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Professor Philip Pettit, 1925-2017

Professor Philip Pettit

10 January 2018

Philip Pettit, former Dean of the Faculty of Law and Pro-Vice Chancellor, passed away on 28 November at the age of 92. His son, Charles Pettit, offers a remembrance.

Philip Pettit was for many years one of the country’s leading lights in legal studies, and served as President of the Society of Public Teachers of Law. For generations of law students, ‘Pettit’ was his magnum opus Equity and the Law of Trusts, which was first published in 1966 and which he personally saw through 12 editions, with the final edition being published in 2012 when he was 87.

Philip Henry Pettit was the first son of Robert and Lucy Pettit. He was born on 28 February 1925 in Wallingford, Berkshire (now Oxfordshire). His father and grandfather owned a department store in the town, which had been founded by his great-grandfather and his brother in 1856. After two years at a small private school, he moved to WallingfordCountyGrammar School, where he remained for the rest of his school career.

In October 1942 he went up to ExeterCollege, Oxford to read Modern History. However after completing his first academic year in Oxford he left for service in the Navy, where his experiences ranged from three months minesweeping to postings to Colombo, Ceylon (now Sri Lanka) and later Aden. He was released from service in 1947, with the rank of Sub Lieutenant, and returned to ExeterCollege. However he changed to read Jurisprudence, which obviously suited him well for he was awarded a first in 1949. While at Oxford he met Patricia Litt (St Anne’s) and they married in 1950.

He passed the Bar examinations and was called to the Bar by the MiddleTemple in the following year. However the Chancery Bar was then going through a lean time and work was slow to come so in 1952 he obtained an Assistant Lectureship in Law in King’s College at the University of London, continuing such practice at the Bar as he had. After three years he was appointed to a Lectureship in Law in the University of Sheffield, and after two years there he successfully applied for a Senior Lectureship in the University of Bristol. In 1966 he was appointed as Professor in Law and in 1968 became Professor of Equity. He was also Dean of the Faculty of Law and appointed as Pro-Vice Chancellor of the University from 1980 to 1983. In 1983 he took early retirement from Bristol, as people were then being encouraged to do, and became Emeritus Professor of Equity. Following this, he became Professor of Equity in the new independent University of Buckingham, where he served a term as Dean of the Law School before retiring on reaching the age of 65 in 1990.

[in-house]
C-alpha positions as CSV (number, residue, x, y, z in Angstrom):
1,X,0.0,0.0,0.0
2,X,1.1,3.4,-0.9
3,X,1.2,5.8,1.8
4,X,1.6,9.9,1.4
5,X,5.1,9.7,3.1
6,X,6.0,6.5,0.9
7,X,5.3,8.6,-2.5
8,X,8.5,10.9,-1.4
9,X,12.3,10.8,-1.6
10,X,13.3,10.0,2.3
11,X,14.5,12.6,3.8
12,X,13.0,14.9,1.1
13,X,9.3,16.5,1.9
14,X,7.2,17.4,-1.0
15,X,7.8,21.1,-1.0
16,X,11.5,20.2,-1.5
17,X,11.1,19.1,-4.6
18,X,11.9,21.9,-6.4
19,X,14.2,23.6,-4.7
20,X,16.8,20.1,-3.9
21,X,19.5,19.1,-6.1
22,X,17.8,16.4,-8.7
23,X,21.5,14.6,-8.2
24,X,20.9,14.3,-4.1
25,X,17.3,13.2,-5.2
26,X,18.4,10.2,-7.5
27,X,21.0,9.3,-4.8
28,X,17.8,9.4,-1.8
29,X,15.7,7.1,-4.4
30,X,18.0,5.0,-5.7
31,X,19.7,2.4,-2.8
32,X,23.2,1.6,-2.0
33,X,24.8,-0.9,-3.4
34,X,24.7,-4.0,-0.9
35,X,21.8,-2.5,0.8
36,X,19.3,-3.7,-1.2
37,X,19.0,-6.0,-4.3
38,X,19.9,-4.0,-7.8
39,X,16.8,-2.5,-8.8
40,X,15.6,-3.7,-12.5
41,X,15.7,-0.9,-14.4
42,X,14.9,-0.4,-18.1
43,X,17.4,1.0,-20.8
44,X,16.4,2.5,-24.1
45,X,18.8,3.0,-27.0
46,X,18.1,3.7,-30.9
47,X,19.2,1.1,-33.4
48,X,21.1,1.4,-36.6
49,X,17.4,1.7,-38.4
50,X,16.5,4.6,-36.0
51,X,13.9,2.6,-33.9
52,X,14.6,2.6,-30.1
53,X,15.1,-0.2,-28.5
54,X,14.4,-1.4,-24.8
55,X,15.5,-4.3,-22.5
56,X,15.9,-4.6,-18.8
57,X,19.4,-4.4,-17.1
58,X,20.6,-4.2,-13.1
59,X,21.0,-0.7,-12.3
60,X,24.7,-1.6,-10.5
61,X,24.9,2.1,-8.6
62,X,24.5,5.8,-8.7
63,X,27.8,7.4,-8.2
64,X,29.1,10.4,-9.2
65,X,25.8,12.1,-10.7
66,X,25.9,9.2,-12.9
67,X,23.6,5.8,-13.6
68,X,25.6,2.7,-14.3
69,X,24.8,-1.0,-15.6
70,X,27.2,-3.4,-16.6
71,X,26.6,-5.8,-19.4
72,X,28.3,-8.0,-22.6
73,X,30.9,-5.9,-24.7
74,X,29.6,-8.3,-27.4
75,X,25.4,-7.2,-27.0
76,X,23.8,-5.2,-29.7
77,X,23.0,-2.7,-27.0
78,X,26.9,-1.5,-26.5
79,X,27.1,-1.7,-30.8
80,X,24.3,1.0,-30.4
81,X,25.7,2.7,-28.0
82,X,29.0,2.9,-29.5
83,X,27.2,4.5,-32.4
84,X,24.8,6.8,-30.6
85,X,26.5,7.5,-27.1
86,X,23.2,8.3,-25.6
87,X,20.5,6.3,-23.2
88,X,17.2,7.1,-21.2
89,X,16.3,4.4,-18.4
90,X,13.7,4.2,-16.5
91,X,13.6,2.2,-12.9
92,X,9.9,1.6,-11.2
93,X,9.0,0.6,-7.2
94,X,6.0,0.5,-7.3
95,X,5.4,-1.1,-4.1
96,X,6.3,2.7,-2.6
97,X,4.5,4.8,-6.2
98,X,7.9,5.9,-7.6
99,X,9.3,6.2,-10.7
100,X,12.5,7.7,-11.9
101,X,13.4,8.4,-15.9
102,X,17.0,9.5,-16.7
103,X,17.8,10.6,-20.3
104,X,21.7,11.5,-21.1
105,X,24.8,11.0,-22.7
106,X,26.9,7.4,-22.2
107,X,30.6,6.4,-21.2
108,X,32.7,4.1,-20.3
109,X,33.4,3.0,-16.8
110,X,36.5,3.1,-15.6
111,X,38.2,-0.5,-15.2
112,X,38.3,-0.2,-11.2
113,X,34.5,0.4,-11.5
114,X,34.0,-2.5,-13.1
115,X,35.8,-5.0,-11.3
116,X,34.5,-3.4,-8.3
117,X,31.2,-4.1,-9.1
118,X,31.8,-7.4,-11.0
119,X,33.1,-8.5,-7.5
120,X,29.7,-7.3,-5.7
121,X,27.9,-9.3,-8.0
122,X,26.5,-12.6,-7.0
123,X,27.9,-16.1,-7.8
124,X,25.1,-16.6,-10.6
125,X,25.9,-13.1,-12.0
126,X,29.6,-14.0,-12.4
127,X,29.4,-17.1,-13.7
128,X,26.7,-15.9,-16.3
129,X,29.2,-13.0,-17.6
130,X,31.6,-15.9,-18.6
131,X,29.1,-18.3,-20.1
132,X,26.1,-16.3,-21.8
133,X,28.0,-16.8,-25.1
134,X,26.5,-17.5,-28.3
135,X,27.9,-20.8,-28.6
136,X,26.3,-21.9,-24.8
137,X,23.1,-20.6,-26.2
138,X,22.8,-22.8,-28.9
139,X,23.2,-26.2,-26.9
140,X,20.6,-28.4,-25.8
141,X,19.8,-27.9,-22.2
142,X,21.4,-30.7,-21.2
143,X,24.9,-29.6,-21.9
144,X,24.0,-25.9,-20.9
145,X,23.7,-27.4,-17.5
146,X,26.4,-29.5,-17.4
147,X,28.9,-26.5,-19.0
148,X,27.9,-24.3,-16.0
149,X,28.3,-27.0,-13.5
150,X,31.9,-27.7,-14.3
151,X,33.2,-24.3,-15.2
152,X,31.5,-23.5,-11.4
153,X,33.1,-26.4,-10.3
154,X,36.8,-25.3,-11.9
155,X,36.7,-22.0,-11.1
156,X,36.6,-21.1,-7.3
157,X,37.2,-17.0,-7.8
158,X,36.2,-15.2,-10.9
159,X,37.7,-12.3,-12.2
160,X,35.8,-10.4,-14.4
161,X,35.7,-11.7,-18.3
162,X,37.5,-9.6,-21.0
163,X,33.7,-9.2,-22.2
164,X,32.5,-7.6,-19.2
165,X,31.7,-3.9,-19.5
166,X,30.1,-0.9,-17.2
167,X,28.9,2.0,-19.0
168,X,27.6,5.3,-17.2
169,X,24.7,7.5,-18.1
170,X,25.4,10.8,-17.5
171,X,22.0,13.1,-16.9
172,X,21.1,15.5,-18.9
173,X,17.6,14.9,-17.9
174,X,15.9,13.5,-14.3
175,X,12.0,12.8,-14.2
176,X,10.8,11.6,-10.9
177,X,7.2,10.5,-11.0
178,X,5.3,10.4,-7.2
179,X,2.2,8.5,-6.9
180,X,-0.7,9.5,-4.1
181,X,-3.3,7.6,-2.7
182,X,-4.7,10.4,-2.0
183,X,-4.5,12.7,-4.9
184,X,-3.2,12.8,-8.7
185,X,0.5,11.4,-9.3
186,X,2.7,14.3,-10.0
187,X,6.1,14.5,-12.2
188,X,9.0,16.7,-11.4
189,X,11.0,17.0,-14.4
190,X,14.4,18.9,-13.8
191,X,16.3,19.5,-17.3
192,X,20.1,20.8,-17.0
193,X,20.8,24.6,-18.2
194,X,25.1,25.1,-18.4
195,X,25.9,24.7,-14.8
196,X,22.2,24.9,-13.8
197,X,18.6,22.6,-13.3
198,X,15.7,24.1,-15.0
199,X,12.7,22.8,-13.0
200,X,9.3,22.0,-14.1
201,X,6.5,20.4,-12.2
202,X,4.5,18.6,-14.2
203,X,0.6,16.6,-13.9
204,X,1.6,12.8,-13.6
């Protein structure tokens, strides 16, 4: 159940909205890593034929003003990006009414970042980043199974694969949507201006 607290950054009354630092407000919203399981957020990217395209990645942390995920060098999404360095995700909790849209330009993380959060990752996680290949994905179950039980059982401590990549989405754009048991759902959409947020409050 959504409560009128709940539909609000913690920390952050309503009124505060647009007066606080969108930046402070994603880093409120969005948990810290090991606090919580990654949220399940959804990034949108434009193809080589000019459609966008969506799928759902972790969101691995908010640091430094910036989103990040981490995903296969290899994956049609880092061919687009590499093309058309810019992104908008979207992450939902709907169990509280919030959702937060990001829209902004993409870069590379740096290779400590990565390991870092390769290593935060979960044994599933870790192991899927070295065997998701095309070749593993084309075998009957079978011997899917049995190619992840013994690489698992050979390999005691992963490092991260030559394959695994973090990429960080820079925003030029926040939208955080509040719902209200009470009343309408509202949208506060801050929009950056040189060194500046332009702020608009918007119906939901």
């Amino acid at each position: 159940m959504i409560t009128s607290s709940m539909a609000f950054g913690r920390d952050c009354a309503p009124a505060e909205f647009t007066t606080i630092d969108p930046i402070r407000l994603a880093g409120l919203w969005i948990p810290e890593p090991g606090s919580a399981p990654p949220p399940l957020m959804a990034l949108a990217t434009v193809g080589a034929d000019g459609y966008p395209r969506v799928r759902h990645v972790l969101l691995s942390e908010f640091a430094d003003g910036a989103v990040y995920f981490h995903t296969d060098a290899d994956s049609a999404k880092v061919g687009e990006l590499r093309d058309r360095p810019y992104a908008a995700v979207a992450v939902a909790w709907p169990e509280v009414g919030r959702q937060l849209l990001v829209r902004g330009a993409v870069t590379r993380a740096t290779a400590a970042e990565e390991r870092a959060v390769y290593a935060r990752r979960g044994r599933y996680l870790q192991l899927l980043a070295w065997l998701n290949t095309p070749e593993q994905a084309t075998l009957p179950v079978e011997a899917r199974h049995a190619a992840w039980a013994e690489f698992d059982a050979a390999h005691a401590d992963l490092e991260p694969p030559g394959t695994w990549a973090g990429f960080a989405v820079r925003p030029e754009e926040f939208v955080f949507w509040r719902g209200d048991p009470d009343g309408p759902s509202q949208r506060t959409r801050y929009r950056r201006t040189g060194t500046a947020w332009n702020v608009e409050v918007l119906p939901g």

He was elected President of the Society of Public Teachers of Law (subsequently renamed the Society of Legal Scholars) in 1982-3, and acted as an external examiner for many universities. He was often a member of a committee appointed by the Council for National Academic Awards to visit polytechnics (which before they became universities under the Further and Higher Education Act 1992 could not award their own degrees) to assess whether a polytechnic’s proposed course, staff and facilities should be validated for the award of a law degree by the CNAA.

His first publication was a chapter in A Century of Family Law published in 1957. He made numerous contributions to the leading legal journals, and regularly wrote a chapter for the All England Law Reports Annual Review from its inception in 1982 until it ceased publication in 2013. He contributed to the prestigious Halsbury’s Laws of England. He was the first General Editor of the Denning Law Journal and remained on the Editorial Advisory Board right through to the 2017 volume. He contributed a paper at the First International Conference on Equity, held in Jerusalem in 1990. Its proceedings were subsequently published under the title Equity and Contemporary Legal Developments. He published Landlord and Tenant under the Rent Act 1977 in 1977, a second edition being published in 1981 under the title Private Sector Tenancies. His main publication was the aforementioned Equity and the Law of Trusts, which reached its 12th edition in 2012. He was a lawyer member of Rent Assessment Panels from 1967 to 1995, first of the Bristol Panel and subsequently of the Cambridge Chilterns and Thames Panel of which he was Vice-President from 1988 until his age-related retirement.

Following his retirement from university teaching, he continued to contribute actively to legal studies through numbers of publications, and indeed no fewer than six of the twelve editions of Equity and the Law of Trusts were published after his retirement. Only in the last three or four years of his life did he really retire, at which point he turned his energies to researching his family history. He also had more time to visit local places of interest with his wife and family and to enjoy music and especially opera, an enthusiasm that he and his wife had developed together from their earliest days.

Professor Pettit is survived by his wife Patricia, two children, two grandchildren and three great-grandchildren.


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